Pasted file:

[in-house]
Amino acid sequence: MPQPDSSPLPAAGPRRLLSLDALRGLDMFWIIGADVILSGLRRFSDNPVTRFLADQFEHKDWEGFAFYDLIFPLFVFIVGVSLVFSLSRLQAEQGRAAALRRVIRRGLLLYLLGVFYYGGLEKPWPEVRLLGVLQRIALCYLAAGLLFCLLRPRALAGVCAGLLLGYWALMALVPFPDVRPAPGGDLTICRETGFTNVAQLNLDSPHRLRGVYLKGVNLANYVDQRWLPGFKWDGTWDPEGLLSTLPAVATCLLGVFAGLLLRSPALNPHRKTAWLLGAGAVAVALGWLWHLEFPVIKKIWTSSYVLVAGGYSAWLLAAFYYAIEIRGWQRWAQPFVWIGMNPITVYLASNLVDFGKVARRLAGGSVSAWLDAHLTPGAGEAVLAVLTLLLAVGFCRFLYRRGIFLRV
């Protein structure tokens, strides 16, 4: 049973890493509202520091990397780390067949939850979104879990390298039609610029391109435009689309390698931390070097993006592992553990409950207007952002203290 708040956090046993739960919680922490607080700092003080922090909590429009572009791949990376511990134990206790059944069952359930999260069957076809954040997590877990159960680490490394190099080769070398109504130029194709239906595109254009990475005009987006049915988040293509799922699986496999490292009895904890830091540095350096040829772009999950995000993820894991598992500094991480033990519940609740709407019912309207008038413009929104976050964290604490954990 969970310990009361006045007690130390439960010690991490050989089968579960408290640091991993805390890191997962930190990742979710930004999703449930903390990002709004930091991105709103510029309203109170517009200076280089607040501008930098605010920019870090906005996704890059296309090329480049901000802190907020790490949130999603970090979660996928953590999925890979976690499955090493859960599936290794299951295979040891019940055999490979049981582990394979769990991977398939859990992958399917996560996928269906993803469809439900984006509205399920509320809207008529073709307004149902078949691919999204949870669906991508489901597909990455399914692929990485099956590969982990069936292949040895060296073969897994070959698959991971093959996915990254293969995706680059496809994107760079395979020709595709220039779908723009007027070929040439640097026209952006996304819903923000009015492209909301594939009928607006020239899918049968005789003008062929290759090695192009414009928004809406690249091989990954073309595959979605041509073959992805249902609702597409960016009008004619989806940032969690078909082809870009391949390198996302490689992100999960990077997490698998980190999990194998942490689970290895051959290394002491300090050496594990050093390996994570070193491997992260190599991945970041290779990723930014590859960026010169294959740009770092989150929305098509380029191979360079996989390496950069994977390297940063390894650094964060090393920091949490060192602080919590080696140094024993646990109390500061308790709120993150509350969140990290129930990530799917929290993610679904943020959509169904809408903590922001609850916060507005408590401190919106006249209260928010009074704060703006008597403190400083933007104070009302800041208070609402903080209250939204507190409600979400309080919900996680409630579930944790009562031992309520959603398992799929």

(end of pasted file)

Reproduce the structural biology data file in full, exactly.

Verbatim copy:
[in-house]
Amino acid sequence: MPQPDSSPLPAAGPRRLLSLDALRGLDMFWIIGADVILSGLRRFSDNPVTRFLADQFEHKDWEGFAFYDLIFPLFVFIVGVSLVFSLSRLQAEQGRAAALRRVIRRGLLLYLLGVFYYGGLEKPWPEVRLLGVLQRIALCYLAAGLLFCLLRPRALAGVCAGLLLGYWALMALVPFPDVRPAPGGDLTICRETGFTNVAQLNLDSPHRLRGVYLKGVNLANYVDQRWLPGFKWDGTWDPEGLLSTLPAVATCLLGVFAGLLLRSPALNPHRKTAWLLGAGAVAVALGWLWHLEFPVIKKIWTSSYVLVAGGYSAWLLAAFYYAIEIRGWQRWAQPFVWIGMNPITVYLASNLVDFGKVARRLAGGSVSAWLDAHLTPGAGEAVLAVLTLLLAVGFCRFLYRRGIFLRV
């Protein structure tokens, strides 16, 4: 049973890493509202520091990397780390067949939850979104879990390298039609610029391109435009689309390698931390070097993006592992553990409950207007952002203290 708040956090046993739960919680922490607080700092003080922090909590429009572009791949990376511990134990206790059944069952359930999260069957076809954040997590877990159960680490490394190099080769070398109504130029194709239906595109254009990475005009987006049915988040293509799922699986496999490292009895904890830091540095350096040829772009999950995000993820894991598992500094991480033990519940609740709407019912309207008038413009929104976050964290604490954990 969970310990009361006045007690130390439960010690991490050989089968579960408290640091991993805390890191997962930190990742979710930004999703449930903390990002709004930091991105709103510029309203109170517009200076280089607040501008930098605010920019870090906005996704890059296309090329480049901000802190907020790490949130999603970090979660996928953590999925890979976690499955090493859960599936290794299951295979040891019940055999490979049981582990394979769990991977398939859990992958399917996560996928269906993803469809439900984006509205399920509320809207008529073709307004149902078949691919999204949870669906991508489901597909990455399914692929990485099956590969982990069936292949040895060296073969897994070959698959991971093959996915990254293969995706680059496809994107760079395979020709595709220039779908723009007027070929040439640097026209952006996304819903923000009015492209909301594939009928607006020239899918049968005789003008062929290759090695192009414009928004809406690249091989990954073309595959979605041509073959992805249902609702597409960016009008004619989806940032969690078909082809870009391949390198996302490689992100999960990077997490698998980190999990194998942490689970290895051959290394002491300090050496594990050093390996994570070193491997992260190599991945970041290779990723930014590859960026010169294959740009770092989150929305098509380029191979360079996989390496950069994977390297940063390894650094964060090393920091949490060192602080919590080696140094024993646990109390500061308790709120993150509350969140990290129930990530799917929290993610679904943020959509169904809408903590922001609850916060507005408590401190919106006249209260928010009074704060703006008597403190400083933007104070009302800041208070609402903080209250939204507190409600979400309080919900996680409630579930944790009562031992309520959603398992799929």